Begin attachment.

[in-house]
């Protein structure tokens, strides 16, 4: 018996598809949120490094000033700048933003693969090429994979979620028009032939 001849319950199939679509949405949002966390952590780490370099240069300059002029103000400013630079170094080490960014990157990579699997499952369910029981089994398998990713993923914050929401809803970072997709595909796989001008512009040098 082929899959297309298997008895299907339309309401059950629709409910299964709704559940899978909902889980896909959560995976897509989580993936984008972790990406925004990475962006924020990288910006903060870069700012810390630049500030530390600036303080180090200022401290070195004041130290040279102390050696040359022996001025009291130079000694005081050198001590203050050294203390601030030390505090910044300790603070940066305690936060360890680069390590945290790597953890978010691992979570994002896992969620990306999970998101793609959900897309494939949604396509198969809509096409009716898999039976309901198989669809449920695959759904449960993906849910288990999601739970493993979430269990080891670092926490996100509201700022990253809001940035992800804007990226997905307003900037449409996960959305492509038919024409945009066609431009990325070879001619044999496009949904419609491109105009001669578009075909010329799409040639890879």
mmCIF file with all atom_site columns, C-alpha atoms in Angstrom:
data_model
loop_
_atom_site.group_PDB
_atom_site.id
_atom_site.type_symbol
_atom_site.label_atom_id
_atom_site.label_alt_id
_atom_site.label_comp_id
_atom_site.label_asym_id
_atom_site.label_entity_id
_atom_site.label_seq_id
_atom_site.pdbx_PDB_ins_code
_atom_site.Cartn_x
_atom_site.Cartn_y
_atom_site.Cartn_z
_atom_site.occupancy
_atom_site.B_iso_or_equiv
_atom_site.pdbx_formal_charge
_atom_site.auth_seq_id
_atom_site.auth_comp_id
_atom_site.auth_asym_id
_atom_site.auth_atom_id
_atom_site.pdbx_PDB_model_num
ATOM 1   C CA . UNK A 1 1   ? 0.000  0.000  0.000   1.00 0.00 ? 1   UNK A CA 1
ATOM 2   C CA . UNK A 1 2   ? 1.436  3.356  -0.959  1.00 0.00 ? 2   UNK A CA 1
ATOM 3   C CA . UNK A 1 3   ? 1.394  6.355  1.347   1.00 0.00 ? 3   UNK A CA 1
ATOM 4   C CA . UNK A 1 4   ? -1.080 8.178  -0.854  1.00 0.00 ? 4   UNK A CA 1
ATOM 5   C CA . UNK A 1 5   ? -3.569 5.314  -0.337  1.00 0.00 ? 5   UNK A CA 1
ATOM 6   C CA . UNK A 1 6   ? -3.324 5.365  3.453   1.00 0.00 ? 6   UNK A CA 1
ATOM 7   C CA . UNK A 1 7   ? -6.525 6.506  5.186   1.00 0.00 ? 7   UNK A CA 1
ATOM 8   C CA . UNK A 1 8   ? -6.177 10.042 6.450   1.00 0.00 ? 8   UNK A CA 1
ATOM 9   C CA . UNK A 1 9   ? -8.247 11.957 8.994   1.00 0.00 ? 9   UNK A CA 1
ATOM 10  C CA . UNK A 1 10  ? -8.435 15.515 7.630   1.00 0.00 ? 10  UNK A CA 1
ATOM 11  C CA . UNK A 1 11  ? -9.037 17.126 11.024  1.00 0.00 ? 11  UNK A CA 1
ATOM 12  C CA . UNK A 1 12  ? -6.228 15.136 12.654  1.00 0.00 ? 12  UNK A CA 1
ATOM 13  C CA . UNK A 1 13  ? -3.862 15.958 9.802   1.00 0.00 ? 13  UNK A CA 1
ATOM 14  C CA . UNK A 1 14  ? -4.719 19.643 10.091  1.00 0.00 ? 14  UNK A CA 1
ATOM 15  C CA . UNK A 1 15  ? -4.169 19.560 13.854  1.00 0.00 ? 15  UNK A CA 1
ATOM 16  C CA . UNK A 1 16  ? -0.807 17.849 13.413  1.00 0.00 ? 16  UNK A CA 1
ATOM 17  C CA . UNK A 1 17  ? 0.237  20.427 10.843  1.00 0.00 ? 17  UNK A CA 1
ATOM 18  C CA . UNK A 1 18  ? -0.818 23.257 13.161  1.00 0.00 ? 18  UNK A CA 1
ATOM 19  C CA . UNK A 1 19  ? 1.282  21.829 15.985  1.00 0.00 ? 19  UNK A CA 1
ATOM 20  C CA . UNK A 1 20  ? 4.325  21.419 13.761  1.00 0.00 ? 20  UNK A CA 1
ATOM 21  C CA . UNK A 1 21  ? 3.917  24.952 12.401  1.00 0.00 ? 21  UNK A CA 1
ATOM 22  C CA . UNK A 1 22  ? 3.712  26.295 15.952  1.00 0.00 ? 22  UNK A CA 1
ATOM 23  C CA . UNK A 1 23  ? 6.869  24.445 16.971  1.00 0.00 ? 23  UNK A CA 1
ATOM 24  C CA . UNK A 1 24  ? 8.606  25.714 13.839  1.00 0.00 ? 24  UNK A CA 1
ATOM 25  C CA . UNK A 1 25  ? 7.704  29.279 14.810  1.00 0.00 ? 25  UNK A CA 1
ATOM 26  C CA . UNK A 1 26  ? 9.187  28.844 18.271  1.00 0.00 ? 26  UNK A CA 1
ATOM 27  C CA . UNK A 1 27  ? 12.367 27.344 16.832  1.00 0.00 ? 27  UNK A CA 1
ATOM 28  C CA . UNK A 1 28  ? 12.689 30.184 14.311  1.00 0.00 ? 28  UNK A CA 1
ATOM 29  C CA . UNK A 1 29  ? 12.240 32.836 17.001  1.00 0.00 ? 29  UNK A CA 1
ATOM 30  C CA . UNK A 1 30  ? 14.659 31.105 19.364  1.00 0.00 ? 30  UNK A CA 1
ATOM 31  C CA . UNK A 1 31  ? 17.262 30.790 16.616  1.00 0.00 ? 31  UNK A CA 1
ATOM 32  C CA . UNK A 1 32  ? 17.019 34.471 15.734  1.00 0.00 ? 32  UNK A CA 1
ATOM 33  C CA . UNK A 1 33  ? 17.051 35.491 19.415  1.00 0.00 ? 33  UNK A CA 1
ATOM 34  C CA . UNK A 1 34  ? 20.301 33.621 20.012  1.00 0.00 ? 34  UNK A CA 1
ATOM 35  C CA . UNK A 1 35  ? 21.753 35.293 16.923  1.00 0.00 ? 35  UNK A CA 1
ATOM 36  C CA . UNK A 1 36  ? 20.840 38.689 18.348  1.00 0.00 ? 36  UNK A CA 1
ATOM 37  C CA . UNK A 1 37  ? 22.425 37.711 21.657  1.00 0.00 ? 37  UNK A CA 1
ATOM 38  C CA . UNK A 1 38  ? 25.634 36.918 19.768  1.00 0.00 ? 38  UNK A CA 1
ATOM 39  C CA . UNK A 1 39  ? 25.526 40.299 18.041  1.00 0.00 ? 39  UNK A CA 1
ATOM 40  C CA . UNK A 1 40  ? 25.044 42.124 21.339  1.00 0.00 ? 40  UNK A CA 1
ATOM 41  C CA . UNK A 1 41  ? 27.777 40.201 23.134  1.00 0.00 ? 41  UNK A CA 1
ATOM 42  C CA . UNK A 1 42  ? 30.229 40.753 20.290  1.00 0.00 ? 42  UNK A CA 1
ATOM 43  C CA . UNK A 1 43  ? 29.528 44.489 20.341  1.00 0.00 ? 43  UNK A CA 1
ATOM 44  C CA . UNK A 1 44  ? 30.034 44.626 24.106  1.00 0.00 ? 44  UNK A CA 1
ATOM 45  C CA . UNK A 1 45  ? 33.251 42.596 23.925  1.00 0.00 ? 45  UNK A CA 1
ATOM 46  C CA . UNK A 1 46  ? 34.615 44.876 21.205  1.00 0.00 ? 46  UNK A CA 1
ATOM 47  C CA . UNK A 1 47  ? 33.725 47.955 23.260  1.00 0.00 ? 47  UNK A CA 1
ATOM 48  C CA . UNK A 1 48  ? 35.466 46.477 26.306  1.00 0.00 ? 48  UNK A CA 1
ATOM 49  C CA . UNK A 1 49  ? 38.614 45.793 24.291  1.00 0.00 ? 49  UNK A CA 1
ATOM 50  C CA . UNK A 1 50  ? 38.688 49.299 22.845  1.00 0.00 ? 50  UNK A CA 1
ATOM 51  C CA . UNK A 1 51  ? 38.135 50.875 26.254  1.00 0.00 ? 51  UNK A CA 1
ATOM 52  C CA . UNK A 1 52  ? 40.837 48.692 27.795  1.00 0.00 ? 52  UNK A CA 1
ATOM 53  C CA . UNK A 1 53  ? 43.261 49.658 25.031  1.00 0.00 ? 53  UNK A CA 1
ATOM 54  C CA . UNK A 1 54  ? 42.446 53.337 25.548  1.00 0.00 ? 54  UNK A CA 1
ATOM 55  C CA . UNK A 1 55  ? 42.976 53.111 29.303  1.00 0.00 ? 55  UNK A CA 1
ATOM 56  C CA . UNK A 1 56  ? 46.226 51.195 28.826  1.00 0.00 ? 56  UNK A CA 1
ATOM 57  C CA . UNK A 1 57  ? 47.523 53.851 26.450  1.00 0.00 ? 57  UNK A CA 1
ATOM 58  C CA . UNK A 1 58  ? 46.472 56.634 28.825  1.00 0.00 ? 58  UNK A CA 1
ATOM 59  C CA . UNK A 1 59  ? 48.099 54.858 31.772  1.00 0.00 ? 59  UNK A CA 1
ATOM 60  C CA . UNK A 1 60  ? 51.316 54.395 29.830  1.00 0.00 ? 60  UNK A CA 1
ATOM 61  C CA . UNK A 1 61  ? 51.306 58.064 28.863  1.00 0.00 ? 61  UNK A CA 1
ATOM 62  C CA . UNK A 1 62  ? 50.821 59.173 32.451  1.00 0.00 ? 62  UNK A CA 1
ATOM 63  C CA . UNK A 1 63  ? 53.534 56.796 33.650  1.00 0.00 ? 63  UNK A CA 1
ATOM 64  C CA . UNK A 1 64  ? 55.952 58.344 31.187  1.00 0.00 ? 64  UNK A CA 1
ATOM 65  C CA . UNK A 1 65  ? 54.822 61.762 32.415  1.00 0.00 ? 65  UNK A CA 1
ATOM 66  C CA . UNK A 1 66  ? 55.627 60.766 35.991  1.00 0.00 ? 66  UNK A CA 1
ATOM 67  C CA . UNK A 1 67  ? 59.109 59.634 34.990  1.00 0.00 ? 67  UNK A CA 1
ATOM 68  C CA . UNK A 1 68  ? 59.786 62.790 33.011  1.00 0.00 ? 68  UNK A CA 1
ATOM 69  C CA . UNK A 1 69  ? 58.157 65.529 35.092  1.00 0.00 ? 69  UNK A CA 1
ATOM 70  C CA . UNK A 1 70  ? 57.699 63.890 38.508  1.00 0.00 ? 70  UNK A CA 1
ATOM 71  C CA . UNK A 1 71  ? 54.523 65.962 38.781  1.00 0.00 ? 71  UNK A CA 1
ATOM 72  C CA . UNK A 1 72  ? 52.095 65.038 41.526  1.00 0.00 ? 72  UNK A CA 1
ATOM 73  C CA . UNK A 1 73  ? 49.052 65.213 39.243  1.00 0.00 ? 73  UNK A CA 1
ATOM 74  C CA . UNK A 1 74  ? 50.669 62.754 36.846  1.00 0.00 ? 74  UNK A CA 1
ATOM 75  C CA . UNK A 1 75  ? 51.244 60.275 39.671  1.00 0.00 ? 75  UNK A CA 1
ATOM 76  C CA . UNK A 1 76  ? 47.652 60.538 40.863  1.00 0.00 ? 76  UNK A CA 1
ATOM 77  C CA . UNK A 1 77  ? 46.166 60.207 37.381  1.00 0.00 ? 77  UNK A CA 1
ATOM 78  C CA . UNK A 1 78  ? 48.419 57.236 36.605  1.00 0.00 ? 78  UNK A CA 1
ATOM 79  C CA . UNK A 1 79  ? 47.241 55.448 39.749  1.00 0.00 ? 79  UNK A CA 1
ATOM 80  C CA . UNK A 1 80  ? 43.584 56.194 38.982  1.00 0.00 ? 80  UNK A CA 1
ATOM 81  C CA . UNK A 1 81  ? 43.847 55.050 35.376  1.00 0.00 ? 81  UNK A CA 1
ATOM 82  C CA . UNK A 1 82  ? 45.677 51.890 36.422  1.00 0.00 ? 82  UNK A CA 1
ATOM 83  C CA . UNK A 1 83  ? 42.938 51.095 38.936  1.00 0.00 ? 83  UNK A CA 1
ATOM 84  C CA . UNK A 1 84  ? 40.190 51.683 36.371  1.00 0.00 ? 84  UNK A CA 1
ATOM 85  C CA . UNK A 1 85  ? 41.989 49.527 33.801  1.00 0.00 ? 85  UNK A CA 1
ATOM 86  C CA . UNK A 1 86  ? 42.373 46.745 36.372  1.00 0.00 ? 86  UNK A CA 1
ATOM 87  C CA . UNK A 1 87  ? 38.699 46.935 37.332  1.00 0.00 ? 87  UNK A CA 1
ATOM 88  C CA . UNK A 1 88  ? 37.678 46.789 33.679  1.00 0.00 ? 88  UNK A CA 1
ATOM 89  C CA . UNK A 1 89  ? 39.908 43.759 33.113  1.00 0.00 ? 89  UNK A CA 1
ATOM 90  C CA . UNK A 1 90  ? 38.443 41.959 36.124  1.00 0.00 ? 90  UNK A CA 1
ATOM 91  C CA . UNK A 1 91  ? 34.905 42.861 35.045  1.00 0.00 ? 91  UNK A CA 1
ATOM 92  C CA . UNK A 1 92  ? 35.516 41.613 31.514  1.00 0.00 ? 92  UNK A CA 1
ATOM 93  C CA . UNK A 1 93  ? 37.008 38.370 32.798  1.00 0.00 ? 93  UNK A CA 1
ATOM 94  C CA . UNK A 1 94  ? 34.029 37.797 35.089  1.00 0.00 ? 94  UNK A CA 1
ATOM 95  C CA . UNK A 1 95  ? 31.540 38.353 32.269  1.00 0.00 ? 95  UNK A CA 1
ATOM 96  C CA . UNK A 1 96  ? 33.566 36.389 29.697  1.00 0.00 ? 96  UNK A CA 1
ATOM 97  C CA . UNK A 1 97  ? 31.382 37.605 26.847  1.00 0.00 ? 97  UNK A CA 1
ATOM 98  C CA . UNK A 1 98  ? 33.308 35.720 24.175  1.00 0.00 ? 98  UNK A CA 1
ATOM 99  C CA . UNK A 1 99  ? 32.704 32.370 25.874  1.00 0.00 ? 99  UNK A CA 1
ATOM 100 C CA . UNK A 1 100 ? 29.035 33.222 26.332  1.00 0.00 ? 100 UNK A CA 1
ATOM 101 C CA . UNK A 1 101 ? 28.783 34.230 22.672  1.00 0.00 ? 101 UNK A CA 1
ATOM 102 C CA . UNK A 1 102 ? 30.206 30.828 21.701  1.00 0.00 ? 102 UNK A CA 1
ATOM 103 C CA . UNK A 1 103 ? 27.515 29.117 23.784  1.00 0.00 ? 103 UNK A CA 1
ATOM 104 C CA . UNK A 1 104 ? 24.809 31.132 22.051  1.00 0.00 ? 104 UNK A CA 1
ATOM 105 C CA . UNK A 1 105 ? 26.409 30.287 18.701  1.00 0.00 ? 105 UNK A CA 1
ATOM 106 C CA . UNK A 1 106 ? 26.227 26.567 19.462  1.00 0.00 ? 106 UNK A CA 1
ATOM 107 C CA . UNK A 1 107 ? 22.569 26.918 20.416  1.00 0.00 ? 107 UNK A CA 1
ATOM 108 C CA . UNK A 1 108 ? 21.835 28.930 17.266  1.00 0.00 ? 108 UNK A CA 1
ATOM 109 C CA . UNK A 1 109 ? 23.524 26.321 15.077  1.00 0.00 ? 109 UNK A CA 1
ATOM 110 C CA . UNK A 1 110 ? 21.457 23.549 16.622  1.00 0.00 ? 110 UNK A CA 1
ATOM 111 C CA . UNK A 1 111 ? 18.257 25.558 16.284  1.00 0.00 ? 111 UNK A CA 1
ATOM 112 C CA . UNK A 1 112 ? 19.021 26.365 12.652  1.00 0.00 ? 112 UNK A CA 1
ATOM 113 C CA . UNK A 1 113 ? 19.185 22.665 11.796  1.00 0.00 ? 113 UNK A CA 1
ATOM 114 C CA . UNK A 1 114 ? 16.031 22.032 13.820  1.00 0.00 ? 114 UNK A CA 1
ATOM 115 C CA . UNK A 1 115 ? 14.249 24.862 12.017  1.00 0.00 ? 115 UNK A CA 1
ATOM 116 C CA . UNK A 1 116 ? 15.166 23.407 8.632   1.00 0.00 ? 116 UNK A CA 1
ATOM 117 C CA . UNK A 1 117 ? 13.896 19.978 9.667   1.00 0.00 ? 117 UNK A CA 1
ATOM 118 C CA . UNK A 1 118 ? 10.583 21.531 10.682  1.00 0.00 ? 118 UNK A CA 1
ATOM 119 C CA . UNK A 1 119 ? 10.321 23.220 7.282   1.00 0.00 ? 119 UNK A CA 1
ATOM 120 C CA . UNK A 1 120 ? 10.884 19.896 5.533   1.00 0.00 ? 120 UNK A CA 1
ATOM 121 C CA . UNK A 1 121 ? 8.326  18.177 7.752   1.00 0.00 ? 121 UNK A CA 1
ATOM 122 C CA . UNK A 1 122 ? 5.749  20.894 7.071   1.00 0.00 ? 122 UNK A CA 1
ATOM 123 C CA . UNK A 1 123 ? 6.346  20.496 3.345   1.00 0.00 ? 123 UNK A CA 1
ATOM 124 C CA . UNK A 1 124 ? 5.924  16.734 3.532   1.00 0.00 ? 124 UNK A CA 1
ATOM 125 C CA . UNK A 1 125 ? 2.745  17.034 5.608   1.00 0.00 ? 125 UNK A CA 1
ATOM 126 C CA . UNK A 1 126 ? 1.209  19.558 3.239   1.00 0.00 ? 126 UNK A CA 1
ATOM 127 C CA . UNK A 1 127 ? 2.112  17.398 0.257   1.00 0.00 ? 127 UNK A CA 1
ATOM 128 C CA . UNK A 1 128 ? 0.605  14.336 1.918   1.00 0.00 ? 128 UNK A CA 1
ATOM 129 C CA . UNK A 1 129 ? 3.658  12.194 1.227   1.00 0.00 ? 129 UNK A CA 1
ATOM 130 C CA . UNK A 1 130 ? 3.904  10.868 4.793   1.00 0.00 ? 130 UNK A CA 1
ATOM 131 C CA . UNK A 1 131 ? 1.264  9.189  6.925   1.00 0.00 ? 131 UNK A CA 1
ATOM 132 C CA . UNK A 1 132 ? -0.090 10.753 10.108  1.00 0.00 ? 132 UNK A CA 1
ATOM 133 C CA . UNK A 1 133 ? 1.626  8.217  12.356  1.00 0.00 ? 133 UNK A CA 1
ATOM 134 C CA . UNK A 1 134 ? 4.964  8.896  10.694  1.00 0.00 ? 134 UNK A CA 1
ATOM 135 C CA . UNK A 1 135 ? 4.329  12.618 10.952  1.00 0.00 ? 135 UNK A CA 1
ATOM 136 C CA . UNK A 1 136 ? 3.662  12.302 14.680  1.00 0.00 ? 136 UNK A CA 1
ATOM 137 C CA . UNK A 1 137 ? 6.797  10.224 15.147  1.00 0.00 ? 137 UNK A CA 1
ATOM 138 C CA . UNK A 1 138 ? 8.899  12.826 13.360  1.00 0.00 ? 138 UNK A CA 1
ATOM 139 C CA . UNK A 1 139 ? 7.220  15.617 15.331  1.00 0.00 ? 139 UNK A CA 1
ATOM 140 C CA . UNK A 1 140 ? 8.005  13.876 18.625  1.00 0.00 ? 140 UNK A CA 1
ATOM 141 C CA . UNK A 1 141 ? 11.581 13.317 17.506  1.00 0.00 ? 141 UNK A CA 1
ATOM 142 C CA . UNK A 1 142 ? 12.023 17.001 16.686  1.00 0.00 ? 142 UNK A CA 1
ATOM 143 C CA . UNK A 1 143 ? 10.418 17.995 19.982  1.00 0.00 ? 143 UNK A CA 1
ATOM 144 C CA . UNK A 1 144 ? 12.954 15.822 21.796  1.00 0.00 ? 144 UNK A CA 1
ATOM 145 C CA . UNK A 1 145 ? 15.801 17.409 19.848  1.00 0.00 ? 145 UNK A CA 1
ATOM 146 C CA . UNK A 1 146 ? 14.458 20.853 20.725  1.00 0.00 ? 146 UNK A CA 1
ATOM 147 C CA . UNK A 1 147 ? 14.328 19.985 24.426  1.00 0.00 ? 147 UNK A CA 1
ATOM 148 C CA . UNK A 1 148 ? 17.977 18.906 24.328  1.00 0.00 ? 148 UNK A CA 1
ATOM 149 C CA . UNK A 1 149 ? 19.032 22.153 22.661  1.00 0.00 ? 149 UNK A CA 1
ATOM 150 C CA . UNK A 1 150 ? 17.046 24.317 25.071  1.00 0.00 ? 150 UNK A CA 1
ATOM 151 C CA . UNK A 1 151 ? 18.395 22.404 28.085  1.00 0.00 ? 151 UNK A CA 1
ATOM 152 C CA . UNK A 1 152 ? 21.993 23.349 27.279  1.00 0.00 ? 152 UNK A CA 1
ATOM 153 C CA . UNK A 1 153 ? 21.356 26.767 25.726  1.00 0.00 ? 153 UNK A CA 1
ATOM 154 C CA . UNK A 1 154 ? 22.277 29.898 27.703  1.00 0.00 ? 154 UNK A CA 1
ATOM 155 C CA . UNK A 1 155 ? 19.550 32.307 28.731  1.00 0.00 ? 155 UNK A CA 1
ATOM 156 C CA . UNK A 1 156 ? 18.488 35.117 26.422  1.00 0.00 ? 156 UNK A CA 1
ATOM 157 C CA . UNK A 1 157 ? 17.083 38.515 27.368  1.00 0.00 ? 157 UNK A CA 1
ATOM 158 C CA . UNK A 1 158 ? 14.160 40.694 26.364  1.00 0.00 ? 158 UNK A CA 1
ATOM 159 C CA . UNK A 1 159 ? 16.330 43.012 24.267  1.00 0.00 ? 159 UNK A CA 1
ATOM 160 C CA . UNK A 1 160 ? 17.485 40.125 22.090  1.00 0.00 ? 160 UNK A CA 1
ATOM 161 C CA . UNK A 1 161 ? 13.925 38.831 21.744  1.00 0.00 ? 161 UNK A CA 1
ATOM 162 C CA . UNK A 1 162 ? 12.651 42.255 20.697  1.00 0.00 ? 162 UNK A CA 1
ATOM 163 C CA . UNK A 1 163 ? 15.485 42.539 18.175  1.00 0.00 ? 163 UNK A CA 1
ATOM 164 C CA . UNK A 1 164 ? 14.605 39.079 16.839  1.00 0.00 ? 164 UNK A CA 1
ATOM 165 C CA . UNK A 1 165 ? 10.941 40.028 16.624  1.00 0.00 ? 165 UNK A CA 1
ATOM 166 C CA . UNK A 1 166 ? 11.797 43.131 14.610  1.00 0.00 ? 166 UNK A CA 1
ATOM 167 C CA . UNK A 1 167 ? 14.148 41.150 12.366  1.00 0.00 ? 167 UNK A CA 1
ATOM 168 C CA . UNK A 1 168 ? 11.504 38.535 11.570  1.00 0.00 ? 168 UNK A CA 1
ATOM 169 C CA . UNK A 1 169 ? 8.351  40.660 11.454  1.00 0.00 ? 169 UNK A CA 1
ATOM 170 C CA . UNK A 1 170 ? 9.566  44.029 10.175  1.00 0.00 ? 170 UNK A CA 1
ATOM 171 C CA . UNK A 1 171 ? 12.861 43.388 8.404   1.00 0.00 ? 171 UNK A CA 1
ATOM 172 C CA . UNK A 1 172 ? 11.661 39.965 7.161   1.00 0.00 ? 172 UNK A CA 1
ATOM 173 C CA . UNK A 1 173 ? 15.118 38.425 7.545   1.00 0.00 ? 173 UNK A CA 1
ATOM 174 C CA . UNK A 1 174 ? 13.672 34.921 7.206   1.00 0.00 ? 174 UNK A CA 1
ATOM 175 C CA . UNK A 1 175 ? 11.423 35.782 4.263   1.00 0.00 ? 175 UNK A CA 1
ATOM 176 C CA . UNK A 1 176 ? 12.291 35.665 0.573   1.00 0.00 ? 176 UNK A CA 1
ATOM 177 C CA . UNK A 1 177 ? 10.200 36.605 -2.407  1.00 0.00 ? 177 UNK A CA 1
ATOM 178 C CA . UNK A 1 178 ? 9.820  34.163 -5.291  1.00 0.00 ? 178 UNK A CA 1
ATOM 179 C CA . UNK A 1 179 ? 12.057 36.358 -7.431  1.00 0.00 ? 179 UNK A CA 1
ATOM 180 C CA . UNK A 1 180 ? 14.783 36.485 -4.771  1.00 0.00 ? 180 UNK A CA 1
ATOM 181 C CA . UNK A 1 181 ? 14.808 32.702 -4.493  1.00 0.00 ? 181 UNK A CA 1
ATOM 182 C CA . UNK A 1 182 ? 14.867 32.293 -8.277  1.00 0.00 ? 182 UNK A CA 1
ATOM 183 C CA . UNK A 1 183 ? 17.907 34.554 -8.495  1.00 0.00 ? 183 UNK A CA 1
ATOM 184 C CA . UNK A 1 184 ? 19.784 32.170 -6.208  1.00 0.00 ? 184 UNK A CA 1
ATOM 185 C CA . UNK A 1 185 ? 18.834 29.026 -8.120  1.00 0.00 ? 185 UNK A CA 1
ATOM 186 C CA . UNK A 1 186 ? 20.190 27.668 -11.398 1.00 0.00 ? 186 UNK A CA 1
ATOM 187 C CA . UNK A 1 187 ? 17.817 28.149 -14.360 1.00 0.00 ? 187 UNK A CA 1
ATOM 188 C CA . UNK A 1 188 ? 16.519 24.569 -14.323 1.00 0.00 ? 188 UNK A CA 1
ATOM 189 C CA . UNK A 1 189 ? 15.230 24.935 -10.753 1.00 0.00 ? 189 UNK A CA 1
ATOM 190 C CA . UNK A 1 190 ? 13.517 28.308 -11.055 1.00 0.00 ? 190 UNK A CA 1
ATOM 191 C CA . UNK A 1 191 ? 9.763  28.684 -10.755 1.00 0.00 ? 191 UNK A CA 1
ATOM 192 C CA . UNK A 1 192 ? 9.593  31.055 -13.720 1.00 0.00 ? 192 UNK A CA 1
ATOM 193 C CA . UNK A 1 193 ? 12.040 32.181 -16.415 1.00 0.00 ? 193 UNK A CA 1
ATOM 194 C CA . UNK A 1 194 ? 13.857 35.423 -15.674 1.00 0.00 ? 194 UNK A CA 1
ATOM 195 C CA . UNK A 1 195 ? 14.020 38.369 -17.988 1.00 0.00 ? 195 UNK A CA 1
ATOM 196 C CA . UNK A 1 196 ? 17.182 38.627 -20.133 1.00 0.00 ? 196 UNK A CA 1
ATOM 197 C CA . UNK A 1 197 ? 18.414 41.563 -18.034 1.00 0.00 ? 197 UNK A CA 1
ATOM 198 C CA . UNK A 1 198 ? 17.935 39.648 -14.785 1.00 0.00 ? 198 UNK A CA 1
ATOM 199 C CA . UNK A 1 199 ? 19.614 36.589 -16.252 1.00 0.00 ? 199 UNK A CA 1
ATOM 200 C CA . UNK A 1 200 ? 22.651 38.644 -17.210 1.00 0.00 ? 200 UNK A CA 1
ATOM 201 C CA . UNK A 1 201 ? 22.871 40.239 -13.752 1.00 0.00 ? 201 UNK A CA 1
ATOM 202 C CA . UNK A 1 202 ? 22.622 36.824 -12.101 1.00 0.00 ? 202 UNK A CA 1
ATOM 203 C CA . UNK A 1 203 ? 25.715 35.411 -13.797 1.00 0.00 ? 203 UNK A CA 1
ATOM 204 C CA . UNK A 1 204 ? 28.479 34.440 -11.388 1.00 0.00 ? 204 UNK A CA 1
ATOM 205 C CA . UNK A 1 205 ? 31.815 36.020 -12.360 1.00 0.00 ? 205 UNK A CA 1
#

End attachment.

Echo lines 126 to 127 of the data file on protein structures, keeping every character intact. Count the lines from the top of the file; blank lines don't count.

ATOM 100 C CA . UNK A 1 100 ? 29.035 33.222 26.332  1.00 0.00 ? 100 UNK A CA 1
ATOM 101 C CA . UNK A 1 101 ? 28.783 34.230 22.672  1.00 0.00 ? 101 UNK A CA 1